Standby for a freak out moment. Do you know what all 3 of these images have in common?
These animals could EASILY be certified organic.
You must understand - the term organic has nothing to do with the way that animals are raised. They can (and typically are) raised in confinement situations in feedlots, CAFO's, and grow houses.
But this label is federally regulated. So what does it mean?
The FEED must be CERTIFIED by the USDA to be less than 5% contaminated by non organic ingredients. Cows shouldn't eat corn and soy, you say? I agree, but under the organic label as long as their corn and soy is 95% certified organic, they still qualify for the label. Think that's bad? You should see the list of allowable synthetic and non-synthetic substances used in Organic agriculture! And they're constantly adding more.
This is not a slam against Costco or Kirkland signature, there are many companies that offer organic meat - I just really want you guys to understand what you're buying when you see Organic meats. It's so frustrating to me. You have hard working people doing their best to feed their family with healthy meats. We're on limited budgets and have limited time for research. People see the nice green pasture on the package, it says organic, so it must be good right? Think again...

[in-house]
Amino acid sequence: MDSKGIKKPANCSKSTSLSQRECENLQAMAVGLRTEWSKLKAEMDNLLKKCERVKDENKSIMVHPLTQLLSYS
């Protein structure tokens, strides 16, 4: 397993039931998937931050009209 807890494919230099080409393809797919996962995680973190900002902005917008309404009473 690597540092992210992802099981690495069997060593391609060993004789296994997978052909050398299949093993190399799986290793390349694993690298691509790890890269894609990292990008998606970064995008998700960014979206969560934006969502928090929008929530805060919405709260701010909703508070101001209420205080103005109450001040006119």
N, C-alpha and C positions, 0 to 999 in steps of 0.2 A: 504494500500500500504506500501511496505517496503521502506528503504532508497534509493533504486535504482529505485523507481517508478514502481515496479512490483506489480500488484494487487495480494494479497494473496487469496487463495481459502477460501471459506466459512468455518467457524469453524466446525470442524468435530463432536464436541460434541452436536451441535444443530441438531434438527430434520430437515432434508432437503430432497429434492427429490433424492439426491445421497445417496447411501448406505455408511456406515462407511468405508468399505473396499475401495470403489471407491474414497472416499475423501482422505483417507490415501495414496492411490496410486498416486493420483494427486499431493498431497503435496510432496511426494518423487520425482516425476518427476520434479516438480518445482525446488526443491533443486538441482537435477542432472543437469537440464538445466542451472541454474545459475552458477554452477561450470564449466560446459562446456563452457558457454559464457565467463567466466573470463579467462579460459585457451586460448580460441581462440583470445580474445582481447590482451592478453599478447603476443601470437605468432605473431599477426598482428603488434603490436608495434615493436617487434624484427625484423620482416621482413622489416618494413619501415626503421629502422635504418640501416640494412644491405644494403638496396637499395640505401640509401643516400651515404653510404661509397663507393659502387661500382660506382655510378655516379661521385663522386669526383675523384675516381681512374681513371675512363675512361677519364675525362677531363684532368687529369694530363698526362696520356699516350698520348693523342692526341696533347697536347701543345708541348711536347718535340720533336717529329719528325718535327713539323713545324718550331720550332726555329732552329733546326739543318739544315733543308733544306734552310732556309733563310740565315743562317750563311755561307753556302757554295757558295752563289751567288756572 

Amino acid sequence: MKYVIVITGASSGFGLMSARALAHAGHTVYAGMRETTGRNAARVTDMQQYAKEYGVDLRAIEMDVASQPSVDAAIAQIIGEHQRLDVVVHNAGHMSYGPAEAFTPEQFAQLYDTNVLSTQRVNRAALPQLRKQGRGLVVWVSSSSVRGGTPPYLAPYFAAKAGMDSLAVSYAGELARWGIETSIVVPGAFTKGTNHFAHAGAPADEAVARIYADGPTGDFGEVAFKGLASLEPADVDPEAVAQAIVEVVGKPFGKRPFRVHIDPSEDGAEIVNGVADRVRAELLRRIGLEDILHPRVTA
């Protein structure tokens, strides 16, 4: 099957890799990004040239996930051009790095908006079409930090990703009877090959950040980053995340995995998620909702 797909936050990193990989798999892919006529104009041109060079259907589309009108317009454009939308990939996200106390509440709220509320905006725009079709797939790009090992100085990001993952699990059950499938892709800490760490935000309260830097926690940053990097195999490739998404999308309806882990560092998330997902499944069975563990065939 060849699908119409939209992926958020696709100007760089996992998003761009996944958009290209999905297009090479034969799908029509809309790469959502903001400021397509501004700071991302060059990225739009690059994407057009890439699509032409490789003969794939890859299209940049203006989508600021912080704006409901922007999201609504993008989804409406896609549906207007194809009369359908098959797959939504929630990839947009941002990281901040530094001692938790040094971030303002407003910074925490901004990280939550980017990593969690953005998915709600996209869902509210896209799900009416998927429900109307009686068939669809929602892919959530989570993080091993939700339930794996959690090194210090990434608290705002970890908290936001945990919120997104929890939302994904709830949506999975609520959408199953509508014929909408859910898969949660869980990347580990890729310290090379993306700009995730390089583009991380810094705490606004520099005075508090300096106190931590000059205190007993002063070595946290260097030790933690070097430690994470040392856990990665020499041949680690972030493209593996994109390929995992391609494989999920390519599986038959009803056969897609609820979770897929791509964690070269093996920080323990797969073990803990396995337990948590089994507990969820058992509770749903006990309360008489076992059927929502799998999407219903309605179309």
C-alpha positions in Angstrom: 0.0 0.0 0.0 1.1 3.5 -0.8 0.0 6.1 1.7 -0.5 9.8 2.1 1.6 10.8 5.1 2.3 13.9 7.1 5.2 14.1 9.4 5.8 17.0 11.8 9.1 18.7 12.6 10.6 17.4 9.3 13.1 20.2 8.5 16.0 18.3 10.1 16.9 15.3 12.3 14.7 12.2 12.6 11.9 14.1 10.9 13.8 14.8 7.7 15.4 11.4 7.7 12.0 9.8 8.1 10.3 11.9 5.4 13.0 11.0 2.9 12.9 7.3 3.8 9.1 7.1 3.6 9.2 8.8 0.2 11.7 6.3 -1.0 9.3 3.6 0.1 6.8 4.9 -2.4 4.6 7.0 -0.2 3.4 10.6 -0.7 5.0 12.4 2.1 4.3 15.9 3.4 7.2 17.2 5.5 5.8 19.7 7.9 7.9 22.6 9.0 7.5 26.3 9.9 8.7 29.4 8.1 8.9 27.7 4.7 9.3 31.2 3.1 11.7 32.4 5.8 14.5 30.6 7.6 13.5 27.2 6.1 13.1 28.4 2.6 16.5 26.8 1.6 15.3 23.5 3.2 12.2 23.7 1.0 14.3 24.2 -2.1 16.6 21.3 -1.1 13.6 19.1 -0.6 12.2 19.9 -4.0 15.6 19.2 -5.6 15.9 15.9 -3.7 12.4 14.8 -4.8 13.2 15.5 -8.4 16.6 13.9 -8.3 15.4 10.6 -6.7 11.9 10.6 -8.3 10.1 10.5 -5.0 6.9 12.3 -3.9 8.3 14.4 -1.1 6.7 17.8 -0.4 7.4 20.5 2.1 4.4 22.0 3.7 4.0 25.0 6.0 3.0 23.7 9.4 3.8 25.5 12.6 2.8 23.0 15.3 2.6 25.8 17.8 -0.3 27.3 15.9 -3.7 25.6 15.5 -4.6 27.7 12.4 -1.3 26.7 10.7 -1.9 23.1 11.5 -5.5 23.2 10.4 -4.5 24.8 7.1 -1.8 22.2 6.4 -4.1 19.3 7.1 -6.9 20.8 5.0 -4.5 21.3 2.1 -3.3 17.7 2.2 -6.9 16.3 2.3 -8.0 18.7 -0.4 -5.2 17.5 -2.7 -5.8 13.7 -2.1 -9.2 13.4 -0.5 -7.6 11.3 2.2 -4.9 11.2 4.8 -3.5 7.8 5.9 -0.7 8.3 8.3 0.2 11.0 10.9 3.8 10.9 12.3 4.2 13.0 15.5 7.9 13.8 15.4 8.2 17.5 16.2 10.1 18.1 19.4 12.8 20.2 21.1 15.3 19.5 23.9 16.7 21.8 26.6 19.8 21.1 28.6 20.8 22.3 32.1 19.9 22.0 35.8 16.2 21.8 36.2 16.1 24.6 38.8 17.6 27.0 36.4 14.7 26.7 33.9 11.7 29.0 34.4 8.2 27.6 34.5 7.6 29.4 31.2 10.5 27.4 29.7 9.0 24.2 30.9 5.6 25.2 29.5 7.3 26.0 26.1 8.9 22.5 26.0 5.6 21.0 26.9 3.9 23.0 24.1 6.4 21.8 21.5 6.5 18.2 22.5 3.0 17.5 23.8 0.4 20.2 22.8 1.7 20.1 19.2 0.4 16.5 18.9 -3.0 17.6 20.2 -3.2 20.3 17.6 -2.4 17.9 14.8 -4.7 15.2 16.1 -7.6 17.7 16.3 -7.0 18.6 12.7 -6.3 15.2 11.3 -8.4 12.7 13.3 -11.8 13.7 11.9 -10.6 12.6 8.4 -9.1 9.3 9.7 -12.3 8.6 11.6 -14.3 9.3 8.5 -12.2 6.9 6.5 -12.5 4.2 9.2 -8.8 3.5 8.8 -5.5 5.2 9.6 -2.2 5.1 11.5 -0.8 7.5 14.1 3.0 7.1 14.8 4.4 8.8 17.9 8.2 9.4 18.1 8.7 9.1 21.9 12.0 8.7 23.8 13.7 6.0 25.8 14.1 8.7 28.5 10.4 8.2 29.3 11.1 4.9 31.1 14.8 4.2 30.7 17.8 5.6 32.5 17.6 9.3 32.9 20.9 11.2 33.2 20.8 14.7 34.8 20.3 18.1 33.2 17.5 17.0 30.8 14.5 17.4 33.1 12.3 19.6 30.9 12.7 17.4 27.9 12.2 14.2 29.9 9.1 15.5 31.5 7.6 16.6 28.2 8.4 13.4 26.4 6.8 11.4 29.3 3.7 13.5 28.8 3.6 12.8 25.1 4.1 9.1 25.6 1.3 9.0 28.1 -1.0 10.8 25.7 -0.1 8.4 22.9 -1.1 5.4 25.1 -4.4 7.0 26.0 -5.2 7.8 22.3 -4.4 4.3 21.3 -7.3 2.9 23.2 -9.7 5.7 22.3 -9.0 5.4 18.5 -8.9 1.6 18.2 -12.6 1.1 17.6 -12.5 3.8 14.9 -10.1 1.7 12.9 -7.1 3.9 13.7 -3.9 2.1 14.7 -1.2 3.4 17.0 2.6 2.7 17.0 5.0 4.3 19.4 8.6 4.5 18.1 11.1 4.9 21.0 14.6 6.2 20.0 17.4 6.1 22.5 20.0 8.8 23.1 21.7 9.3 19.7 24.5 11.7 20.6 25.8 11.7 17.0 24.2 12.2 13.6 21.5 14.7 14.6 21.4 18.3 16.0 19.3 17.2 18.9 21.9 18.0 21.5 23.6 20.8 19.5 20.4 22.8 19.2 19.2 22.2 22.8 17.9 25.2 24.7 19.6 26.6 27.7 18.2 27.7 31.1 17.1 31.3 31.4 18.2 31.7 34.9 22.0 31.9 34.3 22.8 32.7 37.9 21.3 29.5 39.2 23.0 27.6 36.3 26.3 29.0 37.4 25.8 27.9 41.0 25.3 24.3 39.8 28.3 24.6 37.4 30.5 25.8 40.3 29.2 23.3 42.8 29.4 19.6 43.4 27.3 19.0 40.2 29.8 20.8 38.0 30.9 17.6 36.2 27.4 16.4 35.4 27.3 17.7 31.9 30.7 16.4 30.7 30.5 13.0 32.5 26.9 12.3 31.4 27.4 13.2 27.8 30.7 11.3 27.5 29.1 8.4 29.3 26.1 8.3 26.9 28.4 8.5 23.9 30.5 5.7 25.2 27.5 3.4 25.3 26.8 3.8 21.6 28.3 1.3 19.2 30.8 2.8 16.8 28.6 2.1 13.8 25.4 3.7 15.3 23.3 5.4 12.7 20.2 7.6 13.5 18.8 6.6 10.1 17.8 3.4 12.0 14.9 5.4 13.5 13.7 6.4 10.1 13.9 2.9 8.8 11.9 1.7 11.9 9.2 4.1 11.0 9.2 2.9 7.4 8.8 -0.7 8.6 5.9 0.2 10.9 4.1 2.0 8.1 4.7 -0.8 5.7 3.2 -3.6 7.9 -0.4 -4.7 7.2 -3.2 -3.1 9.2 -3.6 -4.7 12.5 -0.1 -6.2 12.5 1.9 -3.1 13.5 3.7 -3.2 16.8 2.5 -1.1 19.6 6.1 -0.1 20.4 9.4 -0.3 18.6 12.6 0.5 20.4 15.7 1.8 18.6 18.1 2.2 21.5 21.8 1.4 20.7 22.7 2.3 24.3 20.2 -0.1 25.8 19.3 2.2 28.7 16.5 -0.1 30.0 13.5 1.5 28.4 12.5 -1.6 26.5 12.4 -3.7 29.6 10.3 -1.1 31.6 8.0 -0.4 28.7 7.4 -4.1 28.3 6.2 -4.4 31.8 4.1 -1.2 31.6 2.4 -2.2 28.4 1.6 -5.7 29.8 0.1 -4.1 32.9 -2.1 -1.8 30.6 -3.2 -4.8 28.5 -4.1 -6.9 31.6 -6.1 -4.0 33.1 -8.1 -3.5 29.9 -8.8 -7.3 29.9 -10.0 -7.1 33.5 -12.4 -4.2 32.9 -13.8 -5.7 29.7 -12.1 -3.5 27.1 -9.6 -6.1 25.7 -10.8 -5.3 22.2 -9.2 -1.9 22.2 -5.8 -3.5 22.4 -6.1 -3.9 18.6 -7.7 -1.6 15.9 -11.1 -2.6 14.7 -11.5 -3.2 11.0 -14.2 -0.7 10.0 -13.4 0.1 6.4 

Hopefully this helps you to understand why we like the term "beyond organic".While we are not certified organic, we hold ourselves to a far, far higher standard. Our animals live outside, on pasture, 24/7/365. They get a species appropriate diet of 100% pesticide free pasture ONLY for the ruminant animals (cows and sheep), and the omnivores (chickens and pigs) are supplemented with a certified organic, soy free/GMO free feed. We participate with nature, rotating the animals daily to build healthy soil and create a vibrant ecosystem that will get better and better every single year.